It is no longer enough for chief executives of large companies to
merely present or oversee their company’s vision - they now also need to
embody that vision. While this is considered a ’no-brainer’ in the more
entrepreneurial US, European CEOs hardly register on the profile scale,
according to a recent study by Burson-Marsteller.
In the poll of 1,400 US opinion-formers drawn from CEOs, senior
executives, financial analysts, government officials and journalists,
the profiles of European CEOsare so low over there that it affects the
level of US investment in their firms, and therefore the overall
performance of the company in the marketplace.
The CEOs of more than half of the largest European corporations by
revenue were unknown to the respondents. A shocking 41 per cent of them
said they had ’never heard’ of the top ten European firms’ bosses, while
only 14 per cent had never heard of the CEOs at the top ten largest US
The findings are particularly bleak for European companies listed on the
US stock market, or those hoping to attract US investment, as nearly all
financial analysts (94 per cent) recommend stock based on what they know
of the CEO’s reputation. And they considered the reputation of the CEO
as representing up to 45 per cent of the firm’s character.
At first glance, this looks like a classic case of American insularity,
and the sense that it need not look beyond its own borders to fulfil its
entrepreneurial needs. However, the influx of US capital into European
dot.com ventures of late would appear to dispel this.
But the results also serve to highlight essential differences between
the US and Europe in their attitudes to business.
The US has always been openly at ease with the notion of enterprise and
being in ’business’ has almost always been encouraged across all
sections of society.
’US businesses are the drivers of the world economy, so it is not
surprising that their own CEOs will be the prime focus for the opinion
formers,’ says Beverley Kaye, CEO of the Rowland Company.
But ever-present is the all-pervasive cult of personality. At a time
when celebrity has become the new religion in so many domestic lives, it
now transcends the traditional worlds of showbusiness, entertainment and
As Dr Leslie Gaines-Ross, B-M’s New York-based chief knowledge and
research officer and the report’s author says: ’business is the new
Therefore, chief executives must become increasingly entertaining.
Add to this the increase in the number of private investors in the US
equity markets - current estimates suggest that 50 per cent of the US
population trades shares - and the idea that a CEO should in some way
personify the company in order to communicate its mission to this rising
majority, seems less leftfield.
’We now live in an ’attention economy’, not just an information one.
With so little time to negotiate all the information available, focusing
on a CEO is an easy way for people to hold in their minds who and what a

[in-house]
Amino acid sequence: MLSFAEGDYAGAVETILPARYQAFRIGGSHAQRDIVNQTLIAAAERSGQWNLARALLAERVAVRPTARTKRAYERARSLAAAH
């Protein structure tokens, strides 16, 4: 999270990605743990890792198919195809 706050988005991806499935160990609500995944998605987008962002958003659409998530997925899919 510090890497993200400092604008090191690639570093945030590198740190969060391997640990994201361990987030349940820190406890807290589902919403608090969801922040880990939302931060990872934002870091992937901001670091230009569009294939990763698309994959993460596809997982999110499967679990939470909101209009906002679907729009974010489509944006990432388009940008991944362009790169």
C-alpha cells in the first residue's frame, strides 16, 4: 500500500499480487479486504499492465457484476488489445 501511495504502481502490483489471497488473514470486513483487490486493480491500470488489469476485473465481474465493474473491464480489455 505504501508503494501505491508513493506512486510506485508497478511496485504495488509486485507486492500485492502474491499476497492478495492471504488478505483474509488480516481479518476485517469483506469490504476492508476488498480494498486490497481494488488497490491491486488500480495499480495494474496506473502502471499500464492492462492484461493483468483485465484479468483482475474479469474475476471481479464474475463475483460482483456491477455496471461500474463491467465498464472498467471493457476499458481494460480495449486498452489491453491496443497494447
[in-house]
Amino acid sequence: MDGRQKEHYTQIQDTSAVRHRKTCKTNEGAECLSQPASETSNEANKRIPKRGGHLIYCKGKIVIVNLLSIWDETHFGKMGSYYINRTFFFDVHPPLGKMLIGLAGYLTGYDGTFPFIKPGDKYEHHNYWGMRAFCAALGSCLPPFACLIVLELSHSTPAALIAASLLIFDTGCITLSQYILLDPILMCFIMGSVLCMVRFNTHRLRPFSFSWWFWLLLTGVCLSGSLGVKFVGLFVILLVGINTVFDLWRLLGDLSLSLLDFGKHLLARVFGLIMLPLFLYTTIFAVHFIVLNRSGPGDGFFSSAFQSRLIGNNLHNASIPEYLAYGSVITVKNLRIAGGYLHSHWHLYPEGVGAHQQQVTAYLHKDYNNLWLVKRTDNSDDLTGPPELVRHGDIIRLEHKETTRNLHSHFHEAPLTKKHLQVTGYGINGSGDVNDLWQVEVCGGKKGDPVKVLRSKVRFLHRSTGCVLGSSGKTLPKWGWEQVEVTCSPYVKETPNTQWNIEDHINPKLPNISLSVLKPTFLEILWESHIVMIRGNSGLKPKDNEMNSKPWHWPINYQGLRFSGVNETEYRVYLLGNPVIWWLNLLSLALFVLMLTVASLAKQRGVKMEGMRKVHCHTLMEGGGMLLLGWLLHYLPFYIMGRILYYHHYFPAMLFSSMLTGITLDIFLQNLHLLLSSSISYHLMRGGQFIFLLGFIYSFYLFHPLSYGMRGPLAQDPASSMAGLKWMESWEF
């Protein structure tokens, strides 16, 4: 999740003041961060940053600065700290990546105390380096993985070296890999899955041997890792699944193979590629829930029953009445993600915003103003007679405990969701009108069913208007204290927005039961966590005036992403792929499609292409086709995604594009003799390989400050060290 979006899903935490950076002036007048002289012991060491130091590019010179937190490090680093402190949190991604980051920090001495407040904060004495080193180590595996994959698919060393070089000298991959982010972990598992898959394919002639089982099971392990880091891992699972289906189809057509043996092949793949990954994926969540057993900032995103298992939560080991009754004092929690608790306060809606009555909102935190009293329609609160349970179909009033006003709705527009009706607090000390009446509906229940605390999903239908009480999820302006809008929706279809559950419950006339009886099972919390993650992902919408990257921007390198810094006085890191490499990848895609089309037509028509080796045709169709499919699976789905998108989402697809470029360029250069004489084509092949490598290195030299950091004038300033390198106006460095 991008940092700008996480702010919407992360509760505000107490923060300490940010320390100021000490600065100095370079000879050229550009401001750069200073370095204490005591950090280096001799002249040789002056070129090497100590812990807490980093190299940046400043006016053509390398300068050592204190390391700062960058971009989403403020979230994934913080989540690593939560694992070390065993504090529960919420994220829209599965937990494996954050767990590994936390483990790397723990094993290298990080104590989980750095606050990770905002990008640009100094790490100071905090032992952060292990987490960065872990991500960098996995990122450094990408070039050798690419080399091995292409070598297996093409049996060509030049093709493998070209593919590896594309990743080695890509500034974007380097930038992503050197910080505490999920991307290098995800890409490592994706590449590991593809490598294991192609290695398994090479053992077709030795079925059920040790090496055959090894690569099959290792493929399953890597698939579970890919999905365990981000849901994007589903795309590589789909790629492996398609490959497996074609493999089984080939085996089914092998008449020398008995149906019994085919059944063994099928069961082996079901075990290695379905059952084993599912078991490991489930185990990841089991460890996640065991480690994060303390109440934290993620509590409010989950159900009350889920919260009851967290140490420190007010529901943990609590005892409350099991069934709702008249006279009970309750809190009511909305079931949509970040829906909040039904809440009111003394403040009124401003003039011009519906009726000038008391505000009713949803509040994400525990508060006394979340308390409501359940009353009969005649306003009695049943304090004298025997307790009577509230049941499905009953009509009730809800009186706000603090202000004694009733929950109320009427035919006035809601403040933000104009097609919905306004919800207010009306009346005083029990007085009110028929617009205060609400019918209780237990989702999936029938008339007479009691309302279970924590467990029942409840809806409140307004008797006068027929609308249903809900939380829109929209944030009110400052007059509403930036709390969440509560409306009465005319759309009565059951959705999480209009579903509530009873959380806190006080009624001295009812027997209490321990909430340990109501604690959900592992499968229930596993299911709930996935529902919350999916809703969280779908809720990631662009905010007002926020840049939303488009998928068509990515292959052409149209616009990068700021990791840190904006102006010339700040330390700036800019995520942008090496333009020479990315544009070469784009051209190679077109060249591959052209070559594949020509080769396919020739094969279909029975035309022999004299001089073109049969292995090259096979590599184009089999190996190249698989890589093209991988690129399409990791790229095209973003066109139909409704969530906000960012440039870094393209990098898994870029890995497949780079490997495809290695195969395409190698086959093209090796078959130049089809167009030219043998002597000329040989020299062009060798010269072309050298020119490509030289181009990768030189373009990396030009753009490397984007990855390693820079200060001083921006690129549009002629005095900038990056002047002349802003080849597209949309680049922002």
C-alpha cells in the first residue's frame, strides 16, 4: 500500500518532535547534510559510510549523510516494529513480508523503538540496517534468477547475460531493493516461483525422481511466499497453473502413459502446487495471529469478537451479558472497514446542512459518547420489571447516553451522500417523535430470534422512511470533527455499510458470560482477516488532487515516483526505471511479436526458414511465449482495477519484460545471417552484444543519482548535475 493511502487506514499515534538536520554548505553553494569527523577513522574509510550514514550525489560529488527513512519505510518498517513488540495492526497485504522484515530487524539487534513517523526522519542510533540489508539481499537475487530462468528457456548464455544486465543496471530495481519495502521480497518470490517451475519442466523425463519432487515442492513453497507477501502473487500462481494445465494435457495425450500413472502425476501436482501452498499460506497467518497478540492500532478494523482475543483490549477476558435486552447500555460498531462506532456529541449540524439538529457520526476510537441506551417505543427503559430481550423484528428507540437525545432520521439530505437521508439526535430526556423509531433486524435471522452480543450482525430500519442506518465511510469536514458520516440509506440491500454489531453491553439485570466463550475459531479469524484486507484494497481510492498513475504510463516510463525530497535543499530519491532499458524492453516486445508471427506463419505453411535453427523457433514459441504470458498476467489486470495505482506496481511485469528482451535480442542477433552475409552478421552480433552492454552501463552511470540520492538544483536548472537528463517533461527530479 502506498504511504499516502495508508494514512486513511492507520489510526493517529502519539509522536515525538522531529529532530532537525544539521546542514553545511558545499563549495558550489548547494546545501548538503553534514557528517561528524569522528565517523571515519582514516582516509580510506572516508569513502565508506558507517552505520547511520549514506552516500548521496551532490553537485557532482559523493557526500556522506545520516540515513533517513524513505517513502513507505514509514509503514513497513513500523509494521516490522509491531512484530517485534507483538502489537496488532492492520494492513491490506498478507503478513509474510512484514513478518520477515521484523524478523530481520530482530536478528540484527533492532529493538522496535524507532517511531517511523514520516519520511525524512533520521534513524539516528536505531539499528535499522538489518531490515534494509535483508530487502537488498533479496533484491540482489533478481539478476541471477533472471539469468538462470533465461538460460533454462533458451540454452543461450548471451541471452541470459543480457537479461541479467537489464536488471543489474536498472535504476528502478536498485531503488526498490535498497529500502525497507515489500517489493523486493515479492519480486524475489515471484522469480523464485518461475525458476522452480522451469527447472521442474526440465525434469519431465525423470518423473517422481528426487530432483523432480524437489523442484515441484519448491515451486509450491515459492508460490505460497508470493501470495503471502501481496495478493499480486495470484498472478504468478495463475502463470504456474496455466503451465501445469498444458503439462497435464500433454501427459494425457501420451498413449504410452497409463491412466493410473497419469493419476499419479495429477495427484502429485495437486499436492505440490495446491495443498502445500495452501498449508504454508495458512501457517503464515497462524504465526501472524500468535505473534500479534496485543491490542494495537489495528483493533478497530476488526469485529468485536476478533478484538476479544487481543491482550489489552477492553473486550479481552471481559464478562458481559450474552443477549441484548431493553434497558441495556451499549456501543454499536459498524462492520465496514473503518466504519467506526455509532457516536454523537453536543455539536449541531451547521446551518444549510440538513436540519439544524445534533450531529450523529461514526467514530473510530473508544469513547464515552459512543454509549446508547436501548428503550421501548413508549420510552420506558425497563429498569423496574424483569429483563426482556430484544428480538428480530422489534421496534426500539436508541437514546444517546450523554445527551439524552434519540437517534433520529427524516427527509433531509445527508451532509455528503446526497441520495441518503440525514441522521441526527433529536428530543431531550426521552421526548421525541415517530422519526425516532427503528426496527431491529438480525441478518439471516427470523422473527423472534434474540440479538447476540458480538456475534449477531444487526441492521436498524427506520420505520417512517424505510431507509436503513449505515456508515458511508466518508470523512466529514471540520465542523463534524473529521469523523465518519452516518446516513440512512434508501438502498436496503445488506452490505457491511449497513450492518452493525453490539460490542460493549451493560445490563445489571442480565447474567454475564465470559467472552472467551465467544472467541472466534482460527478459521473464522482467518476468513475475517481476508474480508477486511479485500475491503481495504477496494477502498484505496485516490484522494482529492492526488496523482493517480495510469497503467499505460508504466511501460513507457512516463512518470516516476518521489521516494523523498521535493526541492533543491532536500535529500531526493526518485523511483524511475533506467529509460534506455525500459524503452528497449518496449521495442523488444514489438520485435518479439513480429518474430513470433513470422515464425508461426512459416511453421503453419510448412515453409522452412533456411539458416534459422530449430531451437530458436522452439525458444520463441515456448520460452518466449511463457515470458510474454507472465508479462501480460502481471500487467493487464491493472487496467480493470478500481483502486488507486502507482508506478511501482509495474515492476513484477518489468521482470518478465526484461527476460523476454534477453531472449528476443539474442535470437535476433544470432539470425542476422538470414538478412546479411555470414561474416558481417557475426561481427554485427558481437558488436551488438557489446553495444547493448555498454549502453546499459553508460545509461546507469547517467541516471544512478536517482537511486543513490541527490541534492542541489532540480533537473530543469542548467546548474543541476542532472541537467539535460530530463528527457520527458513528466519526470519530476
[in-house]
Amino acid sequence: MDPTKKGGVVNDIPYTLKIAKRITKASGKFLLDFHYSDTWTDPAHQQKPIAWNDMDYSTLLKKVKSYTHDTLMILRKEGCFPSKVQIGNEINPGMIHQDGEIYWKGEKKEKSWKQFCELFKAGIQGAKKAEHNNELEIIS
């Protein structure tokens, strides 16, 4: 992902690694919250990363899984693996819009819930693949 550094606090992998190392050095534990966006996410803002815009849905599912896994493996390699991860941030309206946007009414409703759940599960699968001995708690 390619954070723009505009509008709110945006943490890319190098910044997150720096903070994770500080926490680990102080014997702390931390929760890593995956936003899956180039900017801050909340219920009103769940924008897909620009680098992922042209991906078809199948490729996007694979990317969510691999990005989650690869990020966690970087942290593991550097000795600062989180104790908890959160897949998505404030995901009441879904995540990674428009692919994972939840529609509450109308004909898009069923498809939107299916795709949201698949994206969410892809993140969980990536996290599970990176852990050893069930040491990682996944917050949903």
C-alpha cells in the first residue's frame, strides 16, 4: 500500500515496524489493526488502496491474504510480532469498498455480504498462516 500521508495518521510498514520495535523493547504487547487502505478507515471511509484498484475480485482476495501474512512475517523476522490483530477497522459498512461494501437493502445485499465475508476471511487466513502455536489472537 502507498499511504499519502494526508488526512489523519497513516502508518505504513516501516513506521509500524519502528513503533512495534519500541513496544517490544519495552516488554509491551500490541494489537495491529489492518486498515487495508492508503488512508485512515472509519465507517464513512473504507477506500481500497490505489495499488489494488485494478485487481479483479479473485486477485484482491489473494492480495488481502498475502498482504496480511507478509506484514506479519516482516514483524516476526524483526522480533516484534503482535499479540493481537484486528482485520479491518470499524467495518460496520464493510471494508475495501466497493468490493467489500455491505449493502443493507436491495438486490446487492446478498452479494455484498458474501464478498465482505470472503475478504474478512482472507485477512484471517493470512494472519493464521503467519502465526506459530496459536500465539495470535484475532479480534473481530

company is,’ says Gaines-Ross.
Which is where the PR function steps in, or should step in. But it is
often difficult to put that across to the client without causing
’PR agencies need to be more aggressive,’ notes Stan Woods, Brodeur
Worldwide’s UK MD. ’We don’t tell senior executives often enough that
they aren’t interesting enough. But unfortunately certain PR people can
be intimidated by their client’s position.’
That same position has to be channelled to a wider audience. So a closer
partnership has to be forged between client and PR function and a CEO
has to accept the commitment that he or she must act as the vocal as
well as focal bridge between the company and its public.
PRCA chairman Adrian Wheeler agrees. ’There was a time when reticence
and diffidence on the part of a CEO was seen as a mark of good
Times have moved on. Today CEOs have an absolute duty to represent their
companies to the audiences who affect their success.’
Despite cultural differences, a few charismatic European CEOs are
starting to play the American game, showing that they can not only
dominate their own patch, but also mix it in the US. Richard Branson is
usually the first name on most people’s lists. His well-known talent for
self-publicity, which seemed vulgar to many at times, has ultimately
given him and Virgin a high profile in the US.
Chris Gent, as chief executive of Vodafone AirTouch, is a classic
example of the new type of CEO that European companies need. Few people
gave Gent much chance of success when he embarked on his ground-breaking
hostile takeover bid for Mannesmann. But throughout the protracted
negotiations Gent has maintained a positive public profile and has been
described as combining ’vision with charm, which is why he proved
persuasive in getting German investors to come his way’. This type of
positive public profile will be a major plus for Vodafone as it next
seeks to enter the US market.
’PRCA members thank their lucky stars for a client whose CEO takes this
part of his or her job seriously,’ adds Wheeler. ’It is currently the
exception rather than the rule. This will change fast, and UK PR
consultancies are the principal agents of that change.’